For larger policy issues, we also have a monthly “admin” meeting, where full members meet to discuss bigger topics, attempt to develop new procedures (such as member evaluations), and where we’ll address the occassional grievance issue.
4. How large is your staff? Do people have specific jobs or does everyone pack orders and deal with customers/suppliers? What are the most time consuming parts of the operation.
Ramsey: There are currently 10 folks here in the US – 9 of us at the Oakland warehouse, and Craig on the east coast, in West Viriginia. There are another two folks (and a warehouse) in Edinburgh, Scotland. We all have specific job duties, whether that be publishing, or accounts, or ordering, tech support/systems management, shipping/receiving, sales, marketing etc etc. The wider general health, and concerns of the collective are everyone’s responsibilities. Unfortunately, nothing that we do is quick, easy and efficient. There is no quick way to pack a box, nor apparently, publish a book. We’re constantly trying to make it less time-consuming…both for our sanity, and financially.
Lani: Someone does the finances, someone does our ordering, two people do shipping/receiving, I do our mail order…we have pretty specific jobs. And all together we table places, clean the warehouse, make the decsions that run AK, etc. What is most time-consuming depends on your specific job probably. I open a lot of prisoner mail, and replying to it takes forever. So does packing orders. If you are one of the publishing folks, I imagine that proofreading a book takes forever… In terms of what it time-consuming in meetings, it takes forever to cut the catalog every year, because we take the time to look at EVERY item individually. It takes hours. Inventory takes forever as well. Deciding what to publish each season is always a pretty long process as well. Overall, our meetings take up a hell of a lot of time. But it is worth it. Usually 😉
Lorna: In the last few months, the US has decided to restructure job responsibilities. Everyone had been responsible for an individual job (such as ordering, shipping/receiving, or accounts), as well as distribution decisions and coordinating one or two books per season. Work was overwhelming, and people felt stretched too thin.
We have now separated job responsiblities into publishing and distribution, and the original members on each “arm” were chosen by personal preference. Decisions about what books we publish and which we distribute are still made by the larger collective, but now each individual’s work is more focused. People who work on the publishing side work on all facets of book production (including soliciting manuscripts, catalog copy, etc), and do marketing, publicity and sales (which used to be one person’s job). Distribution people work on improving our sales, our networks of stores, publishers and distributors, on making new contacts, as well as doing tasks like ordering, shipping & receiving, and mailorder. Having said that, everyone still takes phone orders from stores and individuals, and does outreachy events.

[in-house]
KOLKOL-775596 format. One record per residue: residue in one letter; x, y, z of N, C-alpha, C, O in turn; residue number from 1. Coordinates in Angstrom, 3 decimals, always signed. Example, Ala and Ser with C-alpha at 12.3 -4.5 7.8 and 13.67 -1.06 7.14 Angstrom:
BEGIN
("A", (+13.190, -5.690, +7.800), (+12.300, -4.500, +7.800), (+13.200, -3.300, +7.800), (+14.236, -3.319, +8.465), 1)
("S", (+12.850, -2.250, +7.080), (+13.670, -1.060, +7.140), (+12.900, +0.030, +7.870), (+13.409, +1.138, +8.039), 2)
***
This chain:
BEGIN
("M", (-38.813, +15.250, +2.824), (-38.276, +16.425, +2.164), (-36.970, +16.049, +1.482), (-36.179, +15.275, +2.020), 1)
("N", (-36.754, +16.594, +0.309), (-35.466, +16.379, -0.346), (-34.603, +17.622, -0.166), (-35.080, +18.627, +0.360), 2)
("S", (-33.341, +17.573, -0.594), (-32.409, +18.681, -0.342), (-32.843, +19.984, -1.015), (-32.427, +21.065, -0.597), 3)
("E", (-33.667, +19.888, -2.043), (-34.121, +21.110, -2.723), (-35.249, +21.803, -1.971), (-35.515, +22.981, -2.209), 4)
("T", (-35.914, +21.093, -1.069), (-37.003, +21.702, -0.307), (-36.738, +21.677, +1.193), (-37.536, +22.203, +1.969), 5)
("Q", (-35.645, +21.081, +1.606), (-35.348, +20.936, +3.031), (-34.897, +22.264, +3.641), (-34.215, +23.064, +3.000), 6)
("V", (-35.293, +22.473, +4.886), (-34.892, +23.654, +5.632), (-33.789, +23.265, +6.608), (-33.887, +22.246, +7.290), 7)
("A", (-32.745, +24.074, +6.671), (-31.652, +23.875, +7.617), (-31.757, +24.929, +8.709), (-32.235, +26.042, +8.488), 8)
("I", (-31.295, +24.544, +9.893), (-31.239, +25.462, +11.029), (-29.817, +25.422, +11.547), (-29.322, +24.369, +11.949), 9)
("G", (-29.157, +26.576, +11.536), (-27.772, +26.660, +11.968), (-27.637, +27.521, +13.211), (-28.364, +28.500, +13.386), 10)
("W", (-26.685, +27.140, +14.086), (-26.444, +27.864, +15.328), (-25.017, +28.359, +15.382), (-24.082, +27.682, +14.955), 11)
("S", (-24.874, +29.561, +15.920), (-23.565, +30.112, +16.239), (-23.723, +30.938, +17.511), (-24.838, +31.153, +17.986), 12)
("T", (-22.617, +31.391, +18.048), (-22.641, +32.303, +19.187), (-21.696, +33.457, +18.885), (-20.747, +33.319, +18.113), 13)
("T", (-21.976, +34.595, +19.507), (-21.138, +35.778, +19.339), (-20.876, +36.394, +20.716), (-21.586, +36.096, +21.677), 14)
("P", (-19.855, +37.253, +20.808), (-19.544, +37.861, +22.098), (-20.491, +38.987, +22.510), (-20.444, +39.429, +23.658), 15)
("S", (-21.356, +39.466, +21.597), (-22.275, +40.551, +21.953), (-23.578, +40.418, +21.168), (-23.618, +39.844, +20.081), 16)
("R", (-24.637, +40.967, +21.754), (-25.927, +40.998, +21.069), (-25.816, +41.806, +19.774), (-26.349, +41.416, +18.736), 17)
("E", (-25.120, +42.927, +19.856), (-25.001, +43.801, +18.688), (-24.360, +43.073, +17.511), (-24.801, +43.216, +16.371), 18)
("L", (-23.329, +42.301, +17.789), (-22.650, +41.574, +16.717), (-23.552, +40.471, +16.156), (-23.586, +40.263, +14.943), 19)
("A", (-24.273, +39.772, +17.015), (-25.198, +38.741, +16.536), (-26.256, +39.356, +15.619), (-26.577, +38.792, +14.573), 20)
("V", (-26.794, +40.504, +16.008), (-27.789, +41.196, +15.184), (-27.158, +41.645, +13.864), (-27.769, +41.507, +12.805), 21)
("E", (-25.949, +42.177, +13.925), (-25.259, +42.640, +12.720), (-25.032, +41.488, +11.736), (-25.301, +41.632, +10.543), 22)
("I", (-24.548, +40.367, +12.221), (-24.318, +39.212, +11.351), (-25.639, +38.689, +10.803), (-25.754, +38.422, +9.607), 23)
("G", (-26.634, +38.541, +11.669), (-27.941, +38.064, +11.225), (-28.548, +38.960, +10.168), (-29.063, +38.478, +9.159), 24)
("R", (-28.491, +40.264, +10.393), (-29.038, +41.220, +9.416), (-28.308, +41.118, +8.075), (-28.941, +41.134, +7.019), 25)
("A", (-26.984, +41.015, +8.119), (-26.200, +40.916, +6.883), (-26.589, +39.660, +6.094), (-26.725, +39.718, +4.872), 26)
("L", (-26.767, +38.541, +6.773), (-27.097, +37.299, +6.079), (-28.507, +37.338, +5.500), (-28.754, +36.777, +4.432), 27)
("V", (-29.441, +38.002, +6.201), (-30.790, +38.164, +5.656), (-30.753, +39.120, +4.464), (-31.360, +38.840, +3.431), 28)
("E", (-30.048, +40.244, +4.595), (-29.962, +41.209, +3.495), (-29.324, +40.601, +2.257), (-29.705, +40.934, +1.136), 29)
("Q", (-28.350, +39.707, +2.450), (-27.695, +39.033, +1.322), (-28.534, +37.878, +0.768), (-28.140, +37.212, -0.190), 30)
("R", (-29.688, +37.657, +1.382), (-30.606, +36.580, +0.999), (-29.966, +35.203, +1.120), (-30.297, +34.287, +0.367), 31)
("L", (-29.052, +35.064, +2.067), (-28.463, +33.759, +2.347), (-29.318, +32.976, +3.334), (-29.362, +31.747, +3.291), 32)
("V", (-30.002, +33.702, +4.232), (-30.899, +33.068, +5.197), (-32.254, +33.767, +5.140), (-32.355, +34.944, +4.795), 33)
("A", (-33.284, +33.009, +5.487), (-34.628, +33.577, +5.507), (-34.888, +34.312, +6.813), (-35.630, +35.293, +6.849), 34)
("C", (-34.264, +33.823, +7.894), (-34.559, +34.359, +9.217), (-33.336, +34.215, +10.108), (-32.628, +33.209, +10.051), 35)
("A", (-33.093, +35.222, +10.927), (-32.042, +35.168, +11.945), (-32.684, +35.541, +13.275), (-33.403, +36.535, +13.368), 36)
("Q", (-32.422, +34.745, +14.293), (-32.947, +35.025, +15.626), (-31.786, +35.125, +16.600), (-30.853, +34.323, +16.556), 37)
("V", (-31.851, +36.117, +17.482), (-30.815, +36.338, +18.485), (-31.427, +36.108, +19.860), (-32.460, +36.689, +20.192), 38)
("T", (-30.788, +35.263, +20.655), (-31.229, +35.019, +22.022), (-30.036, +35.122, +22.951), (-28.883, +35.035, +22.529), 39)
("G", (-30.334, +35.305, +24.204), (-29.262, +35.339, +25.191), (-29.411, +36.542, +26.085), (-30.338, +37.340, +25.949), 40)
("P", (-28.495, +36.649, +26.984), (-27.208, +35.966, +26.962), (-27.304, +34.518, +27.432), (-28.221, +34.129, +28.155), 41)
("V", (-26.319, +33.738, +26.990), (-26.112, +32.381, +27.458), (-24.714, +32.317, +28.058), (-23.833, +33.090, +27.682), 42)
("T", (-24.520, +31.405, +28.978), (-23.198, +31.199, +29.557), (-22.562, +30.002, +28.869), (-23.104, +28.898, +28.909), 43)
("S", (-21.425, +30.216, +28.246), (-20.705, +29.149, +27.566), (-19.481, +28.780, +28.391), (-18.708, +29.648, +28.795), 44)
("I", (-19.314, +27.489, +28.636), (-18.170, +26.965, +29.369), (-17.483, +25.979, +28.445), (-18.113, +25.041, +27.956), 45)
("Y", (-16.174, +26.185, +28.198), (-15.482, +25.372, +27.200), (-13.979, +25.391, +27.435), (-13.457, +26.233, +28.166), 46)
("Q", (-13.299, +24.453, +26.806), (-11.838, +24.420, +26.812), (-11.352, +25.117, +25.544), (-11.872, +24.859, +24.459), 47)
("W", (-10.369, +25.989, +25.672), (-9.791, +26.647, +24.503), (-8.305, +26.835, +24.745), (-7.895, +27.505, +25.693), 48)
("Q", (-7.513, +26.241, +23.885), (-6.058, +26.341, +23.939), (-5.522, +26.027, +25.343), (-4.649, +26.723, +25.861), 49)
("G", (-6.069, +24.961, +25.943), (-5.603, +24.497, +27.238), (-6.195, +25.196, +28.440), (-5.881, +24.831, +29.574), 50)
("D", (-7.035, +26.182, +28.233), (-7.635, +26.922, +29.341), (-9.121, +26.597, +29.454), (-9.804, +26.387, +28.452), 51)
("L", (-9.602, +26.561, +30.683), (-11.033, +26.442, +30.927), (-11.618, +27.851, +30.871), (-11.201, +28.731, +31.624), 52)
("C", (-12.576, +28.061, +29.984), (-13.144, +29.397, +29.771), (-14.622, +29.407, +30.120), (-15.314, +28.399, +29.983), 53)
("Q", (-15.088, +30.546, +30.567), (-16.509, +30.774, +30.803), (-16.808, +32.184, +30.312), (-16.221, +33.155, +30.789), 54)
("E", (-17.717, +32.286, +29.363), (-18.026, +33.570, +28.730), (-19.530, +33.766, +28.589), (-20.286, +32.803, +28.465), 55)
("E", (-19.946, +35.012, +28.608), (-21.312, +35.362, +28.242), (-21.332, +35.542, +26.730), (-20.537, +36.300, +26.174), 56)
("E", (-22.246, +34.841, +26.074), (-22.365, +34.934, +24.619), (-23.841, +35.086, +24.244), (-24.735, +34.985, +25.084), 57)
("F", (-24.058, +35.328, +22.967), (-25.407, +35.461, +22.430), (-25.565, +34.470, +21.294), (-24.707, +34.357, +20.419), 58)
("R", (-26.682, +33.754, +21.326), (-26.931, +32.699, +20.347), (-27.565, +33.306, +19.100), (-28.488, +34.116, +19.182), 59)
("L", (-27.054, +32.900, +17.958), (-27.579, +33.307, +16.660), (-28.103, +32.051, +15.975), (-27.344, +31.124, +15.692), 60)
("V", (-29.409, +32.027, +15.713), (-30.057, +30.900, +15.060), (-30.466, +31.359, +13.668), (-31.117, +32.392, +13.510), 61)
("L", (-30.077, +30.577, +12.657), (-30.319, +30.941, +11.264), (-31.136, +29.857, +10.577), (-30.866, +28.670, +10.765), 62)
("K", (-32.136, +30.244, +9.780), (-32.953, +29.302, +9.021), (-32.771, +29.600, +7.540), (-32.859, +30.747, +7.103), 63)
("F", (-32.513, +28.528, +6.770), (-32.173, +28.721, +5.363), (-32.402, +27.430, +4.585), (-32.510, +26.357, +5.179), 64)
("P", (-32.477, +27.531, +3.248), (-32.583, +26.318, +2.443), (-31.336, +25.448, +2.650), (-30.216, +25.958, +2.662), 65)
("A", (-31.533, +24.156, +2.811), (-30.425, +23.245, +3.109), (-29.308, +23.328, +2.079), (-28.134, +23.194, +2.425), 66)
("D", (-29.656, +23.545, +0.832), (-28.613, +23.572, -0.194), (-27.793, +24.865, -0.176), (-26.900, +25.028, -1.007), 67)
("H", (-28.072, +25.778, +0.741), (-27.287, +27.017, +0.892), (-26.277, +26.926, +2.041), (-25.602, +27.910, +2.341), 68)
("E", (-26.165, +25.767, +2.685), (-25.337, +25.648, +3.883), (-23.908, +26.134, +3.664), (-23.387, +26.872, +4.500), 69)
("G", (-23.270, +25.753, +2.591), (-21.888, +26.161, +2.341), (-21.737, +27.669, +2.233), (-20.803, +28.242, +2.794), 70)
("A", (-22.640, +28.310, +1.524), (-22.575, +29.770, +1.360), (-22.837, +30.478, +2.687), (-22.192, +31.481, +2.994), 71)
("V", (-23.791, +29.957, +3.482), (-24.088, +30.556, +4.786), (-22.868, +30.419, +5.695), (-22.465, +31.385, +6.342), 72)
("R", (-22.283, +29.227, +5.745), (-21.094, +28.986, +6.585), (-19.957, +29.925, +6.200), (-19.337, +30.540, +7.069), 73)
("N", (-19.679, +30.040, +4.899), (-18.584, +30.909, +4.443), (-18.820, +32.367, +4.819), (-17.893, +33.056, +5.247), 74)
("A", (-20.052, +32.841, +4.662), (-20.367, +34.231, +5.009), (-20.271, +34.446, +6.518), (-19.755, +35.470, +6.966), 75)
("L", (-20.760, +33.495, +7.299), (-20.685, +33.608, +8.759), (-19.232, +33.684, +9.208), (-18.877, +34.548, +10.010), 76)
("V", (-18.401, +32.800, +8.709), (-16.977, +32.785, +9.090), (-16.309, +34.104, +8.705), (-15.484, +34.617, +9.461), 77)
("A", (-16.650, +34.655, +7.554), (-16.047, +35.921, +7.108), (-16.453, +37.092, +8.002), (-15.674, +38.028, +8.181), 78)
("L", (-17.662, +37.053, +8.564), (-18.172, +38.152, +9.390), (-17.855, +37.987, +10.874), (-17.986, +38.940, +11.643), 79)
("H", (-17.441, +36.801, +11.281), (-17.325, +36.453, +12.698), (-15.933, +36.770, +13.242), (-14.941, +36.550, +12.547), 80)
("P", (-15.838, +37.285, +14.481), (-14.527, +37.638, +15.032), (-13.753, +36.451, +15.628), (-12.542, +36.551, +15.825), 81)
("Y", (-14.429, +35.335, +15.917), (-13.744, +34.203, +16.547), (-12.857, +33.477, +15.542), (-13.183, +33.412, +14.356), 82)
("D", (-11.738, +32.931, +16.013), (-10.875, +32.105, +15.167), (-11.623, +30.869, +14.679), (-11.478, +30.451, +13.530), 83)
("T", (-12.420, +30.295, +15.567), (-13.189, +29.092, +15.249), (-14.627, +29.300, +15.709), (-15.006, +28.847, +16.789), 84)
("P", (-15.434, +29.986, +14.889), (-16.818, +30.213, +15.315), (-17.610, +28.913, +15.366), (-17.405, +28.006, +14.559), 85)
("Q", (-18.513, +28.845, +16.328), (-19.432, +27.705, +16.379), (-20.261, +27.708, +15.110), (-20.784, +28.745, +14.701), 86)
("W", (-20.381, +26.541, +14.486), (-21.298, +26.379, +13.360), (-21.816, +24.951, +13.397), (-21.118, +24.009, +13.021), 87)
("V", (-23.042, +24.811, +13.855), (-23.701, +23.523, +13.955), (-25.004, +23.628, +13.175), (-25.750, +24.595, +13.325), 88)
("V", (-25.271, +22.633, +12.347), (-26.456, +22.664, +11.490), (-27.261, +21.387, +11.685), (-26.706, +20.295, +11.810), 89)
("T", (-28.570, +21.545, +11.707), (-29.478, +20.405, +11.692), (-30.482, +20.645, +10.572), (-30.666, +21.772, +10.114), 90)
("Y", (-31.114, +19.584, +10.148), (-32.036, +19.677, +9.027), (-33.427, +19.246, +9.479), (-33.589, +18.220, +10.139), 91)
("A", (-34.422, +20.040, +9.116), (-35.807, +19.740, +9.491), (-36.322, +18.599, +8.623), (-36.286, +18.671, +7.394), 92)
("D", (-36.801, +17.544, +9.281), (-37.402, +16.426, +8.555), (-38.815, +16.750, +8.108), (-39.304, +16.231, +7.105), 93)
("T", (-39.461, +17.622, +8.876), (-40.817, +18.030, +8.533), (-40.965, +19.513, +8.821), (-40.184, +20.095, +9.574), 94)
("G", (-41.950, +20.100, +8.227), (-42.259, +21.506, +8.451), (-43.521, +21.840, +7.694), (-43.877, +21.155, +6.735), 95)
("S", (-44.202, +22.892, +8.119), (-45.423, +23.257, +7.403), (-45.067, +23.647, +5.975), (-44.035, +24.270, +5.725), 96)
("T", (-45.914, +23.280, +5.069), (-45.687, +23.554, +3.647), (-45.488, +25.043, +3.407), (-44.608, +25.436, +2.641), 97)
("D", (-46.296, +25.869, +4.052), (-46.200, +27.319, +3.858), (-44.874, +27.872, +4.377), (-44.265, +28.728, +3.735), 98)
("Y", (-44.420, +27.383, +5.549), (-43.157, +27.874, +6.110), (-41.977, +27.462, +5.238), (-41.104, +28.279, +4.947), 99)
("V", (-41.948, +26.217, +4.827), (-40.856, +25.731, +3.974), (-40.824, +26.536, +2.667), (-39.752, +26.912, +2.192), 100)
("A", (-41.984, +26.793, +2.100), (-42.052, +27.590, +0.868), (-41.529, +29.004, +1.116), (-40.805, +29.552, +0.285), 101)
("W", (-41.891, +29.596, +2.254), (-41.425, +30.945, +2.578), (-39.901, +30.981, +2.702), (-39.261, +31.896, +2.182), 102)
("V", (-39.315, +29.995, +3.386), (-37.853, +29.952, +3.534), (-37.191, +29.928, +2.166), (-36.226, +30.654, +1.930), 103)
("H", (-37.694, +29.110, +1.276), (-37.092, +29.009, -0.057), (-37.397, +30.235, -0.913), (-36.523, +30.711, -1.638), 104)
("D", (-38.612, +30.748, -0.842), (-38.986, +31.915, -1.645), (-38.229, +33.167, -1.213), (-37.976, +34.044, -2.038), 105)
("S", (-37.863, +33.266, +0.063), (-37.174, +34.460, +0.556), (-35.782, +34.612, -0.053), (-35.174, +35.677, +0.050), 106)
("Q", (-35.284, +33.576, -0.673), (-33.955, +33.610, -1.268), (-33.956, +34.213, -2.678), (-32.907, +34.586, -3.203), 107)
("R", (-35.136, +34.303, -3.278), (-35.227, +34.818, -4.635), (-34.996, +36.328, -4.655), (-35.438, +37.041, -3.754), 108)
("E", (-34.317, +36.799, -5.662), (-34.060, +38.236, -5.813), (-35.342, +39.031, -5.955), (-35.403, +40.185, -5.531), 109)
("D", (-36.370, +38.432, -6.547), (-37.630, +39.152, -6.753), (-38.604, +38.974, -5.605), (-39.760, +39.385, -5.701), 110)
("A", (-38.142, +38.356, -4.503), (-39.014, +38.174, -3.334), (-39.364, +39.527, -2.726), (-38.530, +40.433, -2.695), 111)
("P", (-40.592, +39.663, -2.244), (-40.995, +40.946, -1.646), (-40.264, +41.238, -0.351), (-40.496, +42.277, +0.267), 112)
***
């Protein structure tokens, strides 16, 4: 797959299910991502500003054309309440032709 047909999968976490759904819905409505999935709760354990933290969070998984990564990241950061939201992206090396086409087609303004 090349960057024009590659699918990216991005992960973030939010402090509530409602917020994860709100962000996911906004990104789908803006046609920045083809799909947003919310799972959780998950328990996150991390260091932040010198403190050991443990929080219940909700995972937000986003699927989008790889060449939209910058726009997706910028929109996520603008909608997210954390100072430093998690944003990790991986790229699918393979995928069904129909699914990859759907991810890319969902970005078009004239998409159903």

I think the most time-consuming part of the work is communicating—both internally and externally. There is a lot of information flowing through here, and it’s easy to let things fall between the cracks.
Zach: As for time consuming duties… just about everything we do is time consuming. It just seems our lot in life that most aspects of what we do are rote… it doesn’t mean that the work is dull or uninspiring but all the self-management in the world cannot change the fact that the good things in life are produced through labor.
5. Around here, things are a constant process of refinement to deal with growth or make things flow faster and with fewer snares. Do your systems update regularly or have you established something that works?
Lorna: I think we are constantly developing new systems, and noticing inefficiencies. People are really interested in improving the business and how it operates, and everyone thinks of how their work lives could be improved. As well, each person that comes onto the collective brings a different set of skills and experiences, and that leads to improvements all the time.
Zach: We always try and keep our eyes open to processes that will make things run smoother here but they usually come from a brainstorm and are actively tweaked and massaged into a functioning part of what we do. We’re getting better at pinpointing where we aren’t efficient (whether in how we work or how we communicate) but have no automated system for that.
6. Are you a registered nonprofit? What led to this decision? What are the benefits?